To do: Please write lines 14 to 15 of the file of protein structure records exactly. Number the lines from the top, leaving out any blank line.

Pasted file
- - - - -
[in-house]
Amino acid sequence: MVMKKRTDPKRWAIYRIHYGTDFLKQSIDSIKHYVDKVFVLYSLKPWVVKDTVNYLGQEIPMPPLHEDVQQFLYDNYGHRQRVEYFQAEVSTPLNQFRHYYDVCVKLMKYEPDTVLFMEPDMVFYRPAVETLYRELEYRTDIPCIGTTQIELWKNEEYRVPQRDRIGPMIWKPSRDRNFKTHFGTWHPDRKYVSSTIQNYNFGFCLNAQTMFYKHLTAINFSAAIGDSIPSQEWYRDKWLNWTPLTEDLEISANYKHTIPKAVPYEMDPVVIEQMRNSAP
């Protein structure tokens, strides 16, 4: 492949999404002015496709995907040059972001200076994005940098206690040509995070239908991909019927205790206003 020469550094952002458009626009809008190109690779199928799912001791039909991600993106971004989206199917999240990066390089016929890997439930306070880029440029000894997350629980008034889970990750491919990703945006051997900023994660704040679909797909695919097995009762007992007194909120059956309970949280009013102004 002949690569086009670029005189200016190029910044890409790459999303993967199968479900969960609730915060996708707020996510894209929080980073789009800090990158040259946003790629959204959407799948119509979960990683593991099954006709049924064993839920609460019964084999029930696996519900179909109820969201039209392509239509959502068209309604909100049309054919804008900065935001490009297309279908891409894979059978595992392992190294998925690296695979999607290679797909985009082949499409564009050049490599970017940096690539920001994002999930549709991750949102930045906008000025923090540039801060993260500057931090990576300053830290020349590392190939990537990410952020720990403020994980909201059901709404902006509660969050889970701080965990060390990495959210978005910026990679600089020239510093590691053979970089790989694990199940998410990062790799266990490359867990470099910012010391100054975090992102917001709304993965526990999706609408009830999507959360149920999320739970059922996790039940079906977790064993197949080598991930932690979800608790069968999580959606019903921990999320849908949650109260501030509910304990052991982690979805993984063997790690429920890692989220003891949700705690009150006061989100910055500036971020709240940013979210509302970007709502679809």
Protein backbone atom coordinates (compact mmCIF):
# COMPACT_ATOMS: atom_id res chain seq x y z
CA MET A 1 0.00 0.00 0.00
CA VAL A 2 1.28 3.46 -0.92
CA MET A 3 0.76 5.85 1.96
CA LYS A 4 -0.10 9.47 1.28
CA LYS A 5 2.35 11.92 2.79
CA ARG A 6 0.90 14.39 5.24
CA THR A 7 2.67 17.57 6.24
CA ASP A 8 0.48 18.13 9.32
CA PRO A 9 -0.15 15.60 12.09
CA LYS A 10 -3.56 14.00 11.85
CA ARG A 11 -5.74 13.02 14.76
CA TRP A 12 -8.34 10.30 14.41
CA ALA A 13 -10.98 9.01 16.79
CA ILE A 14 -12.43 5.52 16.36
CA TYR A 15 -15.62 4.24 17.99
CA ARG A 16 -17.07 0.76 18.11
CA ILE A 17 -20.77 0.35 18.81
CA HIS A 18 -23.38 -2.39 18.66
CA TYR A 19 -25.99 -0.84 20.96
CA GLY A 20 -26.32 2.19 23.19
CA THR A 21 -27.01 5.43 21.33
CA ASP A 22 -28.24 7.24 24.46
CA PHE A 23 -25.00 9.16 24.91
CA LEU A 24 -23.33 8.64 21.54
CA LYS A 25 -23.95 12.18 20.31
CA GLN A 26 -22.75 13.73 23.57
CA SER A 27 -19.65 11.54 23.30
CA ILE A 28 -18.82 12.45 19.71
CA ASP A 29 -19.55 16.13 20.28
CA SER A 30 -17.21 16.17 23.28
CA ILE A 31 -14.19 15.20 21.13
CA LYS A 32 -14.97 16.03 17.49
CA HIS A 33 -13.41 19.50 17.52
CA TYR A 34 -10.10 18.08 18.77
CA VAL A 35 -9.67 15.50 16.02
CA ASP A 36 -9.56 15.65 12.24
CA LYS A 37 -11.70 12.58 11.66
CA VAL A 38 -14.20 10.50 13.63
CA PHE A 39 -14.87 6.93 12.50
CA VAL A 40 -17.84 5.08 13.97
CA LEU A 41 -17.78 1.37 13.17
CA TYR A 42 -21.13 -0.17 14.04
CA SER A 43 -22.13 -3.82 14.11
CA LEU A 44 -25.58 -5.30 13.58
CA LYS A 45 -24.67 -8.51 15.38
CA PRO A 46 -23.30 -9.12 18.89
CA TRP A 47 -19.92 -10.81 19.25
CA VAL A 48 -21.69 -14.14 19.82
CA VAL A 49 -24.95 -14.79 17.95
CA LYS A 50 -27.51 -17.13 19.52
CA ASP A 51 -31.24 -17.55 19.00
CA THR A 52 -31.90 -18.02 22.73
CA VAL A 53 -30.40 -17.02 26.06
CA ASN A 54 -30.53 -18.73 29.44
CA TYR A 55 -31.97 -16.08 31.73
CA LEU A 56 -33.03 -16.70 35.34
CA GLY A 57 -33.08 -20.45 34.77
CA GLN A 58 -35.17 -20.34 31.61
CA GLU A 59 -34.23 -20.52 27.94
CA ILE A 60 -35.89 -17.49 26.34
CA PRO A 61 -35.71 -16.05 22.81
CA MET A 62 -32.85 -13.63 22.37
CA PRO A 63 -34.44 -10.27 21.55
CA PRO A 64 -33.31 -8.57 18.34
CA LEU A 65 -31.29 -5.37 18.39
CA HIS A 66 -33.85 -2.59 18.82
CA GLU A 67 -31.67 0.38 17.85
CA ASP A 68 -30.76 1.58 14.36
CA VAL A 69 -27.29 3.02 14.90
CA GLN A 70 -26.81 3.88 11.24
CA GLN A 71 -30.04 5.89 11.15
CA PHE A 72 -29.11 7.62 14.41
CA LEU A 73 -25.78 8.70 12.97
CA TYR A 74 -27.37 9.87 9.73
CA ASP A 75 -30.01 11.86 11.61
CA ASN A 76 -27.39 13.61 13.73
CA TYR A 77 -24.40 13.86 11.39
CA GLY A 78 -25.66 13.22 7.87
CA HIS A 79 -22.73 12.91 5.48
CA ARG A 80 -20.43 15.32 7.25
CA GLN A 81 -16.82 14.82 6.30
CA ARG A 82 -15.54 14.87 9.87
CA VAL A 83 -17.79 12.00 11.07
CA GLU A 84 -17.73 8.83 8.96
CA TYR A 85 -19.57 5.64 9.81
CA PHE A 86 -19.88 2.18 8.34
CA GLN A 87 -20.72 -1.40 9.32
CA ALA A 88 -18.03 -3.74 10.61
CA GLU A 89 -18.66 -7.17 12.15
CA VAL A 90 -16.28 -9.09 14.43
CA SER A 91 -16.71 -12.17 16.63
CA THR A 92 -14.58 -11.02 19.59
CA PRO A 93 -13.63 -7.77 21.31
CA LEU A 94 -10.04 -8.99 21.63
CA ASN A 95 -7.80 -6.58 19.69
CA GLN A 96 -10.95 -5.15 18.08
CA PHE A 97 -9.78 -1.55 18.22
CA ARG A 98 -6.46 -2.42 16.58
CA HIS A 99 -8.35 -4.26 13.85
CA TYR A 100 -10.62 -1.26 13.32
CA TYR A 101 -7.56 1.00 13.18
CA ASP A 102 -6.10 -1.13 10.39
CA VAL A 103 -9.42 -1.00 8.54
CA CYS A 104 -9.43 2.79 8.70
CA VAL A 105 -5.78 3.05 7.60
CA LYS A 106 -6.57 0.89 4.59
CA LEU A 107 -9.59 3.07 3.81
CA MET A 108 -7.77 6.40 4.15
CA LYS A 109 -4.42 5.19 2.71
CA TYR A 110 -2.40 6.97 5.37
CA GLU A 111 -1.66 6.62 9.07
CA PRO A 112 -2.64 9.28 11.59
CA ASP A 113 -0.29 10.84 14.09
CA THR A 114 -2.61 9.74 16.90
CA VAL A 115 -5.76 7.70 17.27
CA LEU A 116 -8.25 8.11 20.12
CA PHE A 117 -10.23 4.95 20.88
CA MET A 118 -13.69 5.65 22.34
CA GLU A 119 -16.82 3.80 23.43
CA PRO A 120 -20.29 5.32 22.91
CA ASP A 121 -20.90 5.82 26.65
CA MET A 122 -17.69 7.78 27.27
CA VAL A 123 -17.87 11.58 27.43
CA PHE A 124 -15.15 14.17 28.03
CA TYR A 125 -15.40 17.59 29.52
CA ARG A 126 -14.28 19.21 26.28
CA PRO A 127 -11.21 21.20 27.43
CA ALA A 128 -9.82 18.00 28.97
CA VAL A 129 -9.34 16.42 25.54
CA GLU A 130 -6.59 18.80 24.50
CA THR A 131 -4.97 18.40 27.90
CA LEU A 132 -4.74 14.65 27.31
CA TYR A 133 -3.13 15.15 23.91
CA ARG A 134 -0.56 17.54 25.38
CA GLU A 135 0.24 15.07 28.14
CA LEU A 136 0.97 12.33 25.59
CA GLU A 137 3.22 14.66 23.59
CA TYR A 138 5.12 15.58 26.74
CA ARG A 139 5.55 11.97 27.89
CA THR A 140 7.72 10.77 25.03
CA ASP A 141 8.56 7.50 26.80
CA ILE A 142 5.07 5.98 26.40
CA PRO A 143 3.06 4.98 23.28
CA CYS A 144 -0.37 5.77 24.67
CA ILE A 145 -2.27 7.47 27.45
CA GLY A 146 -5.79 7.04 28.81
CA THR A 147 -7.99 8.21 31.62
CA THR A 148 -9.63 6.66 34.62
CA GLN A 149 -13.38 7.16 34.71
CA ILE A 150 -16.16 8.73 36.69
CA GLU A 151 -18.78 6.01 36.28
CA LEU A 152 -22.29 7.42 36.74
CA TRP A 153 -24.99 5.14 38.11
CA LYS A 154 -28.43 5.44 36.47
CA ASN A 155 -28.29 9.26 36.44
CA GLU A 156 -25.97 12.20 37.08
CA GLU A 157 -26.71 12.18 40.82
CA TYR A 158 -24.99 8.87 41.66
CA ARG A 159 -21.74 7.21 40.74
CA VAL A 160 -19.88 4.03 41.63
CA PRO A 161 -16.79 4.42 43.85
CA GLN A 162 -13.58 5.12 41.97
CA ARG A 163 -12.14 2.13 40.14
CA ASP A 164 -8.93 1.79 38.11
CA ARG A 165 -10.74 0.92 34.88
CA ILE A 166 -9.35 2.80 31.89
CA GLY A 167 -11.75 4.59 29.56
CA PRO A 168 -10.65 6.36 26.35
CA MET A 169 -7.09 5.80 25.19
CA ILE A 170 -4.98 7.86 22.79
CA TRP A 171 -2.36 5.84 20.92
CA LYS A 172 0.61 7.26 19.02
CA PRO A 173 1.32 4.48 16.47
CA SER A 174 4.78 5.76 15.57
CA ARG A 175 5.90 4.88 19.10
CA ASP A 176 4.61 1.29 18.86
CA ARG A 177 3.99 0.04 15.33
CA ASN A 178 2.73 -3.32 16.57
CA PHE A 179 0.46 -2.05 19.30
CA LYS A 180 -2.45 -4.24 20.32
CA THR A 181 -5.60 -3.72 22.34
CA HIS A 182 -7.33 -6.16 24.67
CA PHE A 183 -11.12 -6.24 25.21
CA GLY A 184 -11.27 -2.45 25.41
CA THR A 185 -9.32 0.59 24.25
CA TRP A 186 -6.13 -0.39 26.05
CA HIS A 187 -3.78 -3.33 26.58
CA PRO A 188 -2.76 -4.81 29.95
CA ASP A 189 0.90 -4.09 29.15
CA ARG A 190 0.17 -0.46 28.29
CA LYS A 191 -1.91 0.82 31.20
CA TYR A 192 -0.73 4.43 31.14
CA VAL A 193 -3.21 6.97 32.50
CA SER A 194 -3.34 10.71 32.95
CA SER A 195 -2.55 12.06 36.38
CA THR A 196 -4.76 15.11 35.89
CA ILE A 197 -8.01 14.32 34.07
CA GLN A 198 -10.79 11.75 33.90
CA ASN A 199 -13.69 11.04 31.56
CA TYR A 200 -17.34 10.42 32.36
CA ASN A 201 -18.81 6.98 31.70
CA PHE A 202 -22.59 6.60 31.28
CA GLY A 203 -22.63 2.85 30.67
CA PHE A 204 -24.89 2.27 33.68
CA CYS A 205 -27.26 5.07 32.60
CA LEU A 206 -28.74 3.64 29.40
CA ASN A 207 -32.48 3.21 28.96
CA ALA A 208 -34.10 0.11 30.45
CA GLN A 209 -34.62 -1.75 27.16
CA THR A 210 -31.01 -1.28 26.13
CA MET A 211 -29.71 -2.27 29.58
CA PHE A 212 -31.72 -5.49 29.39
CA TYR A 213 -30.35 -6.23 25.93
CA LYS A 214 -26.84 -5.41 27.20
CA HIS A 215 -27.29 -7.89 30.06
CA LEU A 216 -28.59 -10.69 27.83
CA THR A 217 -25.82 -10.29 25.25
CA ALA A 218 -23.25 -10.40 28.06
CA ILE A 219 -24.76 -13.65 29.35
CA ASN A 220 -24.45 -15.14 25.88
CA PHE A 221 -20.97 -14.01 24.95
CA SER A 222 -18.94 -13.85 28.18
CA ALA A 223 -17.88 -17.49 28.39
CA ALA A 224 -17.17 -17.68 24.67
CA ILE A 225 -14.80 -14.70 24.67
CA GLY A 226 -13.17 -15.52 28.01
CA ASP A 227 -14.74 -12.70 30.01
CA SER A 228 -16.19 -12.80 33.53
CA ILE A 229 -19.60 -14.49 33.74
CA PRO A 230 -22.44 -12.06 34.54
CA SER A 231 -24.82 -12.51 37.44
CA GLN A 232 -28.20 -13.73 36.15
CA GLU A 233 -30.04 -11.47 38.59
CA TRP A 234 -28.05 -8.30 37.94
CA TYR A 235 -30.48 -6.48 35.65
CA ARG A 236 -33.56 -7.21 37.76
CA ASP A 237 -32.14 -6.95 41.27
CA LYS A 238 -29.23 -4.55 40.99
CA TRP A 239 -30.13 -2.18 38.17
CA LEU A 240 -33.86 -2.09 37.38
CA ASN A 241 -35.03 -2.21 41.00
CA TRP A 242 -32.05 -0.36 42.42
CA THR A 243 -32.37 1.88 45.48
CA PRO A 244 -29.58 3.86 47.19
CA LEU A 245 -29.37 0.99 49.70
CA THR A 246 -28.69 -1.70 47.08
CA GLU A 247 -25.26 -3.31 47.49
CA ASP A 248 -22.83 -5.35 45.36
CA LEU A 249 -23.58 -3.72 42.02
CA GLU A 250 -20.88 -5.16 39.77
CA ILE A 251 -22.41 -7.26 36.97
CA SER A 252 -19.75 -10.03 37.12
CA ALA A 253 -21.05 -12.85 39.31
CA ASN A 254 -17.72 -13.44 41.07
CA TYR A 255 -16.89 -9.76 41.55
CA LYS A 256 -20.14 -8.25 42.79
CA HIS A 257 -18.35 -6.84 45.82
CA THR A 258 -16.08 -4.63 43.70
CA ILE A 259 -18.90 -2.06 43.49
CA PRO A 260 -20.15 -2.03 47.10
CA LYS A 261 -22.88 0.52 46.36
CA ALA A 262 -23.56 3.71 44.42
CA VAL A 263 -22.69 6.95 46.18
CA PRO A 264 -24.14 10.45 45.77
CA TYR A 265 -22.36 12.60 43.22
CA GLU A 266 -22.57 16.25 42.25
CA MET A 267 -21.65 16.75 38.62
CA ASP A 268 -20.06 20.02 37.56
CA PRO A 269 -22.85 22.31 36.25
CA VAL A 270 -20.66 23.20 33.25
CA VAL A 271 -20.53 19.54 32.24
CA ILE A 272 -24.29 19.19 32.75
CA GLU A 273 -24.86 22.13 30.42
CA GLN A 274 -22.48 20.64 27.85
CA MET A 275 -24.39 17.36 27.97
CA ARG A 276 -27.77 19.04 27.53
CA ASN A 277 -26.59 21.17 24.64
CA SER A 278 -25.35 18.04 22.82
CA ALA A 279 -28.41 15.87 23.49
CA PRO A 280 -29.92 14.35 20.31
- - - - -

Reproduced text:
CA PRO A 9 -0.15 15.60 12.09
CA LYS A 10 -3.56 14.00 11.85